Book-keeping, and two quick not-reviews

I’ve sent this version of N&V off to a couple of beta readers. I’m too close to this draft to see the right shape. i know things are missing, but I’m not sure what. Hopefully, some outsider views can give me a better picture.


Working on a new book, just a fun little thing for me, and reading. So here are two small not-reviews.



City of Dreams Cover EBOOK LARGECity of Dreams is the first in a planned historical series following the life and adventures of Anna, who starts off as the young daughter of a Russian furrier, and by the end of this book has changed cities, married a scoundrel, fallen from grace, become a mistress-for-hire, and slowly rebuilt her life in Paris.

Set in the lead up to and during the Franco-Prussian war, it’s a fast-paced and enjoyable read. The writing is invisible (a type that’s surprisingly hard to master), with little in the way of metaphorical ornamentation, but it works well with the first person narrative of Anna herself, and I found that I’d finished the book within a few hours in a single sitting.

I can’t speak to the accuracy of the history, but we do see the horror of living through a war, and again through the internal unrest in Paris during the rise and defeat of the Communards.

Anna makes connections and friends in Paris (sometimes a little too easily for my taste, though) that see her through the terrible things she must endure. She might start off the story aa a naive little child-bride, with seemingly barely a thought in her head, but she is quickly thrown into unexpected circumstances that give us her true mettle, and by the end she has matured and taken on something of a grave and quiet responsibility to those who have helped her.

There is romance, but it is not the impetus and is far from cloying. The real focus is not on Anna’s romantic entanglements, but on how she develops, and on the network of people she gathers around her. It’s a novel more of friendships than love affairs.

I will be looking forward to reading more of Steel’s work.



lighthousekeepingWe are lucky, even the worst of us, because daylight comes.

Lighthousekeeping is a story about stories. We meet the narrator Silver as a child, her story told in the framework of the improbable. Child-Silver seems like something from a fairy-tale, albeit a dark and thin one. Fatherless, then orphaned, and finally handed on to the Lighthouse Keeper of Salts, she grows up strange, her world made of dark and light. Pew is blind, and he teaches her about light. How stories are light, and how it isn’t light that saves the sailors, but stories.

Eventually the lighthouse is automated (the stories lost) and Silver must venture into another world, one she barely seems to understand. Reality is something she cannot truly grasp, though perhaps it could be said her quest for reality becomes her quest for love.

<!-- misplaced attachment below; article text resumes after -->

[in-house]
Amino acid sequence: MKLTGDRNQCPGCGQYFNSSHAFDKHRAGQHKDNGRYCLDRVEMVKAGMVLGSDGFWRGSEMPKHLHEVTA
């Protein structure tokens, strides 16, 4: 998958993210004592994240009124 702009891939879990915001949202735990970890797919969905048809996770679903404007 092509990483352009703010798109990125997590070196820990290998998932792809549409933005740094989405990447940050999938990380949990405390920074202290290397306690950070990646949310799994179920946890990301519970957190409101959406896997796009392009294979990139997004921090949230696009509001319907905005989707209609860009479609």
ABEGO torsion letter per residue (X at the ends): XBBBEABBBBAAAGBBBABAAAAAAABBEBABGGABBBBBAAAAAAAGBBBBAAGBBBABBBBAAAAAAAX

Intertwined in Silver’s story are others about light and dark, man and man-beast, love and magic – Pew tells her the story of Babel Dark and Molly O’Rourke, and there are others; Tristan and Isolde, and the two parallels of Robert Louis Stevenson and Darwin (magic and humanity intertwined with science and evolution).

Our story is so simple. I went to bring you back for someone else, and won you for myself. Magic, they all said later, and it was, but not the kind that can be brewed.

And the final story, of Adult-Silver, recounting love. because love is also a story, and she tells her lover the words that shape them.

Turn down the daily noise and at first there is the relief of silence. And then, very quietly, as quiet as light, meaning returns. Words are the part of silence that can be spoken.

I’m a huge fan of Winterson’s style – her descriptions, the puzzle-piece way her novels are structured. I really enjoyed this read, constantly wanting to underline phrases and lines. If you’re looking for a structured plot and a grand climax, you’re not going to get it. This is more intimate. It is overheard conversations, remembering pieces of stories while falling asleep. And it’s beautiful for it, like almost understanding the truth

The Mercury Waltz – Not a Review


I seem to be experiencing a deluge of happy reading. Let me start off this non-review by saying if you told me I had to pick my favourite book of the year, this would be it, no contest. Not because other books aren’t good, but because this is the one that hits me on every level.